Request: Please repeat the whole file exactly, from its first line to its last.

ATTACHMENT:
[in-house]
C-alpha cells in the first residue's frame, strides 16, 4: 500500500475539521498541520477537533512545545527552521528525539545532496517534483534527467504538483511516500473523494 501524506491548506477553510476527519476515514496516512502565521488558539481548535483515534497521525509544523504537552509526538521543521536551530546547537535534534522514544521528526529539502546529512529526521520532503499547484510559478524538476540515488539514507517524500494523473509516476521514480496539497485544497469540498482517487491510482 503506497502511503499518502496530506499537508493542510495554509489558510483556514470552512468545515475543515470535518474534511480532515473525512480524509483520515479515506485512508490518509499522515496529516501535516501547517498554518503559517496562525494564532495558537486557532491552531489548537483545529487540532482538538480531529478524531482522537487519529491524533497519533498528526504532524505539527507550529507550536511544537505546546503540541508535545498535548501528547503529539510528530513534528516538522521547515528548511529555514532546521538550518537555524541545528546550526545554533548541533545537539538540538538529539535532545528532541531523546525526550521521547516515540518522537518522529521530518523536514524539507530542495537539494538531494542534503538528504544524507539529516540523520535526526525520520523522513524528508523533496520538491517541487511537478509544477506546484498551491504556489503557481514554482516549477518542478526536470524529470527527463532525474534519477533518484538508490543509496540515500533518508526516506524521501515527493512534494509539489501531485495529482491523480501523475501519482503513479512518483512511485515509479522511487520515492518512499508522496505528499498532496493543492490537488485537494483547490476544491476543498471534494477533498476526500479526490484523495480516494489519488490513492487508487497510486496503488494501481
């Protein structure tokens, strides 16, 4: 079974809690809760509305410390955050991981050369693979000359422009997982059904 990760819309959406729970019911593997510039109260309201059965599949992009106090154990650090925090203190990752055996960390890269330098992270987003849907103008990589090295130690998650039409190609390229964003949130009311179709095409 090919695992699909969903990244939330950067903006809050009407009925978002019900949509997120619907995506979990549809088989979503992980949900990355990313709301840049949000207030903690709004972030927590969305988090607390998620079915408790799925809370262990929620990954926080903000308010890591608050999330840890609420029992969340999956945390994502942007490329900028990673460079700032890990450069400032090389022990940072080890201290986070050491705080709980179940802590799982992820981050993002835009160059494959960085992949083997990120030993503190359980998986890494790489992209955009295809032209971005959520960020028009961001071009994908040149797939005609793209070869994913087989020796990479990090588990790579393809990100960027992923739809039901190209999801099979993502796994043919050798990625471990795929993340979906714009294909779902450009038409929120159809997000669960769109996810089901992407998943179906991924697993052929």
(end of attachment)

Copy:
[in-house]
C-alpha cells in the first residue's frame, strides 16, 4: 500500500475539521498541520477537533512545545527552521528525539545532496517534483534527467504538483511516500473523494 501524506491548506477553510476527519476515514496516512502565521488558539481548535483515534497521525509544523504537552509526538521543521536551530546547537535534534522514544521528526529539502546529512529526521520532503499547484510559478524538476540515488539514507517524500494523473509516476521514480496539497485544497469540498482517487491510482 503506497502511503499518502496530506499537508493542510495554509489558510483556514470552512468545515475543515470535518474534511480532515473525512480524509483520515479515506485512508490518509499522515496529516501535516501547517498554518503559517496562525494564532495558537486557532491552531489548537483545529487540532482538538480531529478524531482522537487519529491524533497519533498528526504532524505539527507550529507550536511544537505546546503540541508535545498535548501528547503529539510528530513534528516538522521547515528548511529555514532546521538550518537555524541545528546550526545554533548541533545537539538540538538529539535532545528532541531523546525526550521521547516515540518522537518522529521530518523536514524539507530542495537539494538531494542534503538528504544524507539529516540523520535526526525520520523522513524528508523533496520538491517541487511537478509544477506546484498551491504556489503557481514554482516549477518542478526536470524529470527527463532525474534519477533518484538508490543509496540515500533518508526516506524521501515527493512534494509539489501531485495529482491523480501523475501519482503513479512518483512511485515509479522511487520515492518512499508522496505528499498532496493543492490537488485537494483547490476544491476543498471534494477533498476526500479526490484523495480516494489519488490513492487508487497510486496503488494501481
């Protein structure tokens, strides 16, 4: 079974809690809760509305410390955050991981050369693979000359422009997982059904 990760819309959406729970019911593997510039109260309201059965599949992009106090154990650090925090203190990752055996960390890269330098992270987003849907103008990589090295130690998650039409190609390229964003949130009311179709095409 090919695992699909969903990244939330950067903006809050009407009925978002019900949509997120619907995506979990549809088989979503992980949900990355990313709301840049949000207030903690709004972030927590969305988090607390998620079915408790799925809370262990929620990954926080903000308010890591608050999330840890609420029992969340999956945390994502942007490329900028990673460079700032890990450069400032090389022990940072080890201290986070050491705080709980179940802590799982992820981050993002835009160059494959960085992949083997990120030993503190359980998986890494790489992209955009295809032209971005959520960020028009961001071009994908040149797939005609793209070869994913087989020796990479990090588990790579393809990100960027992923739809039901190209999801099979993502796994043919050798990625471990795929993340979906714009294909779902450009038409929120159809997000669960769109996810089901992407998943179906991924697993052929």